Turkish police have engaged in severe ill-treatment and abuse of detainees while responding to perceived security threats in the southeastern part of the country, Human Rights Watch said in a statement.
“It’s deeply worrying that police in Turkey’s southeast seem to be returning to abusive tactics in response to the security threats,” said Benjamin Ward, Europe and Central Asia division deputy director at Human Rights Watch. “The authorities should urgently investigate and prosecute those responsible, and ensure that people in custody are protected from ill-treatment and have prompt access to proper medical treatment.”
Human Rights Watch made repeated efforts to discuss these cases with both the governor of Şırnak province and the district governor of Silopi, but has received no response.
“Turkey is party to both the European Convention on Human Rights (ECHR) and the International Covenant on Civil and Political Rights (ICCPR), which prohibit inhuman and degrading treatment and torture. Turkey has strict obligations to protect the rights to life, bodily integrity, and security, and as part of those obligations, medical treatment must be provided promptly to anyone who is injured when arrested,” teh Human Rights Watch said.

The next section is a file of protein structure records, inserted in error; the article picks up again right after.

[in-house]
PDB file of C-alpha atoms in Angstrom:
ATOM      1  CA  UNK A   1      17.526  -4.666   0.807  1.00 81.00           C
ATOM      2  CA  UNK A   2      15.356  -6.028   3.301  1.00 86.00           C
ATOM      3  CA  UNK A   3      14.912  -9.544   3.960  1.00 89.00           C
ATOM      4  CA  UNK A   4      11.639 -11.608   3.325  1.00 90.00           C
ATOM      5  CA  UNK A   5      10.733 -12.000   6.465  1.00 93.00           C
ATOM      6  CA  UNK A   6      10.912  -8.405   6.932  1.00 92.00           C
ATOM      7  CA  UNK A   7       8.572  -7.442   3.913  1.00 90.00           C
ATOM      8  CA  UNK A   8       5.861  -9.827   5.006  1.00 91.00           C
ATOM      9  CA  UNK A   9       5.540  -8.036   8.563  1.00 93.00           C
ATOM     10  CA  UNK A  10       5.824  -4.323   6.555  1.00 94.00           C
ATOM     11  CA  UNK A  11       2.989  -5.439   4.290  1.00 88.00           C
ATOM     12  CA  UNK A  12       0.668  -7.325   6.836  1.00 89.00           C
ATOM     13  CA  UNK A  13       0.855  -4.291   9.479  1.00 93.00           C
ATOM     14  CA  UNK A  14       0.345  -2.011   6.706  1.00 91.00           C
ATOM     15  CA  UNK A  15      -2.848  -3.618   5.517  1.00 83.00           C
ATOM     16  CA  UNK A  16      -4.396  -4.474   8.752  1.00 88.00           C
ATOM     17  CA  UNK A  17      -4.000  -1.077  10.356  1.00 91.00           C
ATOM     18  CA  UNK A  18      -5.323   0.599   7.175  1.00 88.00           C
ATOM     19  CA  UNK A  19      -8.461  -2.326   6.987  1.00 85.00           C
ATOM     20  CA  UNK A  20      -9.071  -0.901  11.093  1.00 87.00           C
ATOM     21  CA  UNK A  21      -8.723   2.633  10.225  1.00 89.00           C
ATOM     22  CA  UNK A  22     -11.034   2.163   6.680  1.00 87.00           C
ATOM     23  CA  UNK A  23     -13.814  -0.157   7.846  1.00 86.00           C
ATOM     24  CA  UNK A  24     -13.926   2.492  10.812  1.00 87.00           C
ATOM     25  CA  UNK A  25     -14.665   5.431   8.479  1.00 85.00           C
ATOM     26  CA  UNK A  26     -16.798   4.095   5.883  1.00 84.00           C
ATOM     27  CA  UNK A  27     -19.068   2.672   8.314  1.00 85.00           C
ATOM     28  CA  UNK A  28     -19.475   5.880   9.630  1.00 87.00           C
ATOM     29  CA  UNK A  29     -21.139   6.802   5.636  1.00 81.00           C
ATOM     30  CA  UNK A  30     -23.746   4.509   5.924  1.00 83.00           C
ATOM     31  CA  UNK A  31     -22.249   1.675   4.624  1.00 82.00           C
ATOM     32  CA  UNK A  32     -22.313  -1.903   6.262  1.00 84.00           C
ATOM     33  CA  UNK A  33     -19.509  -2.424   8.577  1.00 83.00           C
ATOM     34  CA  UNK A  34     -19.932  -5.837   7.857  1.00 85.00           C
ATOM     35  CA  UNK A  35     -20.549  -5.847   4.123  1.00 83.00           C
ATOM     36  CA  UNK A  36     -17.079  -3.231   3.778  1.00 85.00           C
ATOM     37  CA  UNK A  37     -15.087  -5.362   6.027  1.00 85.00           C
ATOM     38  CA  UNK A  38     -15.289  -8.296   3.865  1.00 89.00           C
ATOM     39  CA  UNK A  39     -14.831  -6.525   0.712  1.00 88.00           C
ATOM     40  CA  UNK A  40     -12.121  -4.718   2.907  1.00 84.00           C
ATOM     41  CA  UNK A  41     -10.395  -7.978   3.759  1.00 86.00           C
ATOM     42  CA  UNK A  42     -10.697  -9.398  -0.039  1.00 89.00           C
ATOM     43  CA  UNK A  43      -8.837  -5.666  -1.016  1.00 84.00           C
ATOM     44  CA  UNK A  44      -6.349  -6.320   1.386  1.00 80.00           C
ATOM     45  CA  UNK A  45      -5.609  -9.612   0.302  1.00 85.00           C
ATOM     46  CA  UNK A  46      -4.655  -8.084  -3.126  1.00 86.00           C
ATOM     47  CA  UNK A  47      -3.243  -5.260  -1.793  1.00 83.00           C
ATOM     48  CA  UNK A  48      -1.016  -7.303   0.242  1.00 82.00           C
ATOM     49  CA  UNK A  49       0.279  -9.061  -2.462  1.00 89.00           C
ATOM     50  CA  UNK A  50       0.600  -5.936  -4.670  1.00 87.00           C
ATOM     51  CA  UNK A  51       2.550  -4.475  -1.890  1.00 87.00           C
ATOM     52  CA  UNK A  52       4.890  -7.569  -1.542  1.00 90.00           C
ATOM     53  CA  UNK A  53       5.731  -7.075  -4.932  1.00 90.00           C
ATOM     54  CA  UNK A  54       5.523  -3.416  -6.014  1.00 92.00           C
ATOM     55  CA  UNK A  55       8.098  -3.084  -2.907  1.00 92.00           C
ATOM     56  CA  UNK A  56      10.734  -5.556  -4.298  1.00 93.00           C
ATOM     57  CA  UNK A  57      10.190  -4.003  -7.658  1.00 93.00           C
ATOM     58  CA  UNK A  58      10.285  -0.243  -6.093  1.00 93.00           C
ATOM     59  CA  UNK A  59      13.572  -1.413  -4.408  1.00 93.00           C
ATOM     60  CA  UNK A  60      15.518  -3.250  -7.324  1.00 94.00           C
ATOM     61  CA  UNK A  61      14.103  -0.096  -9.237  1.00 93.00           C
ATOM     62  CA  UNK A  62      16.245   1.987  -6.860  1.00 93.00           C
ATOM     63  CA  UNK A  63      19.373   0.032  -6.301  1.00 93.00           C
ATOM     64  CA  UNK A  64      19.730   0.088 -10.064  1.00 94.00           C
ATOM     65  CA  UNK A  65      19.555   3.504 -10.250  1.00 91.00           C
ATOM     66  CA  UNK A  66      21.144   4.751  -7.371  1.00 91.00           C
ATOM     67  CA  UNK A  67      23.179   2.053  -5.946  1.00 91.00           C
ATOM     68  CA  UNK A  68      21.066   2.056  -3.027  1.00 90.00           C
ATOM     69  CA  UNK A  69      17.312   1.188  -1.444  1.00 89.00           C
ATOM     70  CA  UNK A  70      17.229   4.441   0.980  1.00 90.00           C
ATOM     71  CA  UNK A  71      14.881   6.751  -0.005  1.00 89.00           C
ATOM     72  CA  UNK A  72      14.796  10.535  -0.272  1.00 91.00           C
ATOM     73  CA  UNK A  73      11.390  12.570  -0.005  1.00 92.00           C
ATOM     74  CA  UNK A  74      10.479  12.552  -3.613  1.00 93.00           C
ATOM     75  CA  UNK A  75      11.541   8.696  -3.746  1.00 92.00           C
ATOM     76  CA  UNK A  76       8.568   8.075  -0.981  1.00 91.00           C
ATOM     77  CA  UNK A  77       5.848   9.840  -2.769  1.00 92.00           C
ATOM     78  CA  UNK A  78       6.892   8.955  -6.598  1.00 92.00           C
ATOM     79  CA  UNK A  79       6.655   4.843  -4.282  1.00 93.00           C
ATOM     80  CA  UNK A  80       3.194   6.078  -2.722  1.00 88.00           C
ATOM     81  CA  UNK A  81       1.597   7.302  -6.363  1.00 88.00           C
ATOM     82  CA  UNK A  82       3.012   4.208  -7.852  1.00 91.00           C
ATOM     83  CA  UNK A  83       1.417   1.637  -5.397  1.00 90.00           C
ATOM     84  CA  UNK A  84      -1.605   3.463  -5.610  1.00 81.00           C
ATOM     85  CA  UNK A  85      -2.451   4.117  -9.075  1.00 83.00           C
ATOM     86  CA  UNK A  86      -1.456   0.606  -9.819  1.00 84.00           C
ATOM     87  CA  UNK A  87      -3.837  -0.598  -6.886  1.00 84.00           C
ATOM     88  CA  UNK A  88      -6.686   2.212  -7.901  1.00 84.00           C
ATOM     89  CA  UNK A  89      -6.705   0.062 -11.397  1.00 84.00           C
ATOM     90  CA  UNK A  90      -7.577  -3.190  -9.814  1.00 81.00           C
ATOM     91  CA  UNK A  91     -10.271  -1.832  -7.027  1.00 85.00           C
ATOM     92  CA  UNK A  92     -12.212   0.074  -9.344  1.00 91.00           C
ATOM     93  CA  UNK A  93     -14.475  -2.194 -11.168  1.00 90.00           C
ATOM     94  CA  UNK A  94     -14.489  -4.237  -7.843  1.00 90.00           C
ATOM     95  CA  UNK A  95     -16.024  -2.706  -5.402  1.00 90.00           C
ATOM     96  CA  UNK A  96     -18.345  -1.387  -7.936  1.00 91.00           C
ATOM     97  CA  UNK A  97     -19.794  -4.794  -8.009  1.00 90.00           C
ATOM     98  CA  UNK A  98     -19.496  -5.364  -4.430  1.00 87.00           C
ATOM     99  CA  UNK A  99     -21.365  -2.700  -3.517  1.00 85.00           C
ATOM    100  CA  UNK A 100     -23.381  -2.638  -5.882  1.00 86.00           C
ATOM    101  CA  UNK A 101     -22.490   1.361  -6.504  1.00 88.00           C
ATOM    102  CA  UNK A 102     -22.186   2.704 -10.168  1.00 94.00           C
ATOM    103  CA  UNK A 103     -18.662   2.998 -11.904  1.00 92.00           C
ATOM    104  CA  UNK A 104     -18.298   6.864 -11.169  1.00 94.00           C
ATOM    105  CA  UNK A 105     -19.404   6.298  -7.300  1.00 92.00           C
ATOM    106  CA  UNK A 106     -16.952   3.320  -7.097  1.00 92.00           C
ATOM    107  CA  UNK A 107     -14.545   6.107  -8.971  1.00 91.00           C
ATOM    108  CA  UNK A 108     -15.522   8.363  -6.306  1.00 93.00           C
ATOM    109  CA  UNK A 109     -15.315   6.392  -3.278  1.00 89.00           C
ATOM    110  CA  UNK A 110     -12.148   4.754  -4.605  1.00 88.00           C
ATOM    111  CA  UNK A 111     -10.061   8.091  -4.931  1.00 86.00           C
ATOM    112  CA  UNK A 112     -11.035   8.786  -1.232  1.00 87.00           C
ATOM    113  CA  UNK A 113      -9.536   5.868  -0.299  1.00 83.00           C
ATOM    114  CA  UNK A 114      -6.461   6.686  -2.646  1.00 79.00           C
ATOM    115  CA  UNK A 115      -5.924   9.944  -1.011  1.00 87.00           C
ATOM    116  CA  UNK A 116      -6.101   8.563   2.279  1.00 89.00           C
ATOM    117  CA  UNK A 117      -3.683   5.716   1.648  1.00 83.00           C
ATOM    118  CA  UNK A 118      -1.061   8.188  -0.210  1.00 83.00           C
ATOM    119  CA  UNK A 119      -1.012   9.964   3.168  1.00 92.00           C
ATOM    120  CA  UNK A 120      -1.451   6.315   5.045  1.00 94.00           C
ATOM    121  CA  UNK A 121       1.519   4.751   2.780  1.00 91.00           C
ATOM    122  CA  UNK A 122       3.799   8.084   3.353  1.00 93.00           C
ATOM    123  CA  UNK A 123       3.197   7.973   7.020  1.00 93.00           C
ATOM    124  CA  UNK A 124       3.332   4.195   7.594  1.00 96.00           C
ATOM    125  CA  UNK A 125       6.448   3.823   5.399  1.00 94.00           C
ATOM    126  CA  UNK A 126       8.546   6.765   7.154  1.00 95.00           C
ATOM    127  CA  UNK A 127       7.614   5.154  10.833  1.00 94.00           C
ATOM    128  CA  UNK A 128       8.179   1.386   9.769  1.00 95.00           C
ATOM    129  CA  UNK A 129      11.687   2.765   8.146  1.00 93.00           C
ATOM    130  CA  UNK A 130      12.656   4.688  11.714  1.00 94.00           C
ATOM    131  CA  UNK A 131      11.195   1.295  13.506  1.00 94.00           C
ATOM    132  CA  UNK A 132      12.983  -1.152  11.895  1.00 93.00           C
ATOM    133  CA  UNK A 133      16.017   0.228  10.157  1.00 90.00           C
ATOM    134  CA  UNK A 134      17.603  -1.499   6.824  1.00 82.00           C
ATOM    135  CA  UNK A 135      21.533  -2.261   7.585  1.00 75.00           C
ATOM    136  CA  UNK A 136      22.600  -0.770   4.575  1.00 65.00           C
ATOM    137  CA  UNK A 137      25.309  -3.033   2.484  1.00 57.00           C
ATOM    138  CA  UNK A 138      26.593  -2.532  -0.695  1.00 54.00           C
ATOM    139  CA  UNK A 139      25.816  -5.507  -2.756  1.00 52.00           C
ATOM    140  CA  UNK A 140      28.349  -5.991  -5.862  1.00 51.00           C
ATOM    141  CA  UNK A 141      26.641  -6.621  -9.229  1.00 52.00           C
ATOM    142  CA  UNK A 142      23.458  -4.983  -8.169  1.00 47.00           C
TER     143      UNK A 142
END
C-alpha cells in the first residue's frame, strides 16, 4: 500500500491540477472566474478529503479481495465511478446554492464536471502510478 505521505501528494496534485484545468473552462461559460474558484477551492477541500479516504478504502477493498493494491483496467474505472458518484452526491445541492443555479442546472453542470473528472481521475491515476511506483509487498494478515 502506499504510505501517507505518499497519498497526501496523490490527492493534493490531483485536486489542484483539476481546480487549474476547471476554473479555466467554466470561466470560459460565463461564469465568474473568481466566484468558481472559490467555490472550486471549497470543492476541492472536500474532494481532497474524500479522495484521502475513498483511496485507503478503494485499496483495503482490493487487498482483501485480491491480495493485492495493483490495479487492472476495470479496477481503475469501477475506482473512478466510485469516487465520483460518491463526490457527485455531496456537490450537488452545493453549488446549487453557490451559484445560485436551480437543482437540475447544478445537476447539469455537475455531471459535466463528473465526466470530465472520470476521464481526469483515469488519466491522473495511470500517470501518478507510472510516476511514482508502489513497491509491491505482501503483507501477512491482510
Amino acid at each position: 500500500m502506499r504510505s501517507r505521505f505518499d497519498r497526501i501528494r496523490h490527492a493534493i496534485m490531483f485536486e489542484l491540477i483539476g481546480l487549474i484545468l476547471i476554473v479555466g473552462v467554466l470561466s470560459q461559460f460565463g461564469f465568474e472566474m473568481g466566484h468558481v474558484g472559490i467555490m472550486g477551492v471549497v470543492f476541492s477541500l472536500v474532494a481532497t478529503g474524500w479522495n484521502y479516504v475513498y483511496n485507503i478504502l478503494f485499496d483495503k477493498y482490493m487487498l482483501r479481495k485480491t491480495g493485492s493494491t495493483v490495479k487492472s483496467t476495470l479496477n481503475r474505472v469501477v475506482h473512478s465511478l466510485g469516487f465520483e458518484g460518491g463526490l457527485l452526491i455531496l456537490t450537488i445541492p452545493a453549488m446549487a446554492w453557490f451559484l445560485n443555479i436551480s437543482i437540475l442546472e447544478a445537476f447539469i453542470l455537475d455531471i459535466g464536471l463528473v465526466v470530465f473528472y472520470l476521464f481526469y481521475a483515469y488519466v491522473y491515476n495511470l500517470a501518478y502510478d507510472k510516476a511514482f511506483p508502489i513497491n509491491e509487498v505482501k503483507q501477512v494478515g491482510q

In a previous case, the European Court of Human Rights found Turkey guilty of violating its obligations when it failed to provide prompt and appropriate medical treatment to a person who had been detained allegedly on suspicion of PKK membership, and who had visible injuries to his head and evident difficulties in walking and talking.
The Turkish authorities should ensure that its policing and security operations comply fully with human rights law, that police officers who violate fundamental rights and freedoms are held accountable, and that acts of torture and ill-treatment are investigated and prosecuted, Human Rights Watch said.
“No one should be denied access to proper medical treatment, no matter the accusations against them,” Ward said. “The Turkish authorities should make sure that people in police custody and prison are getting the medical care they need.”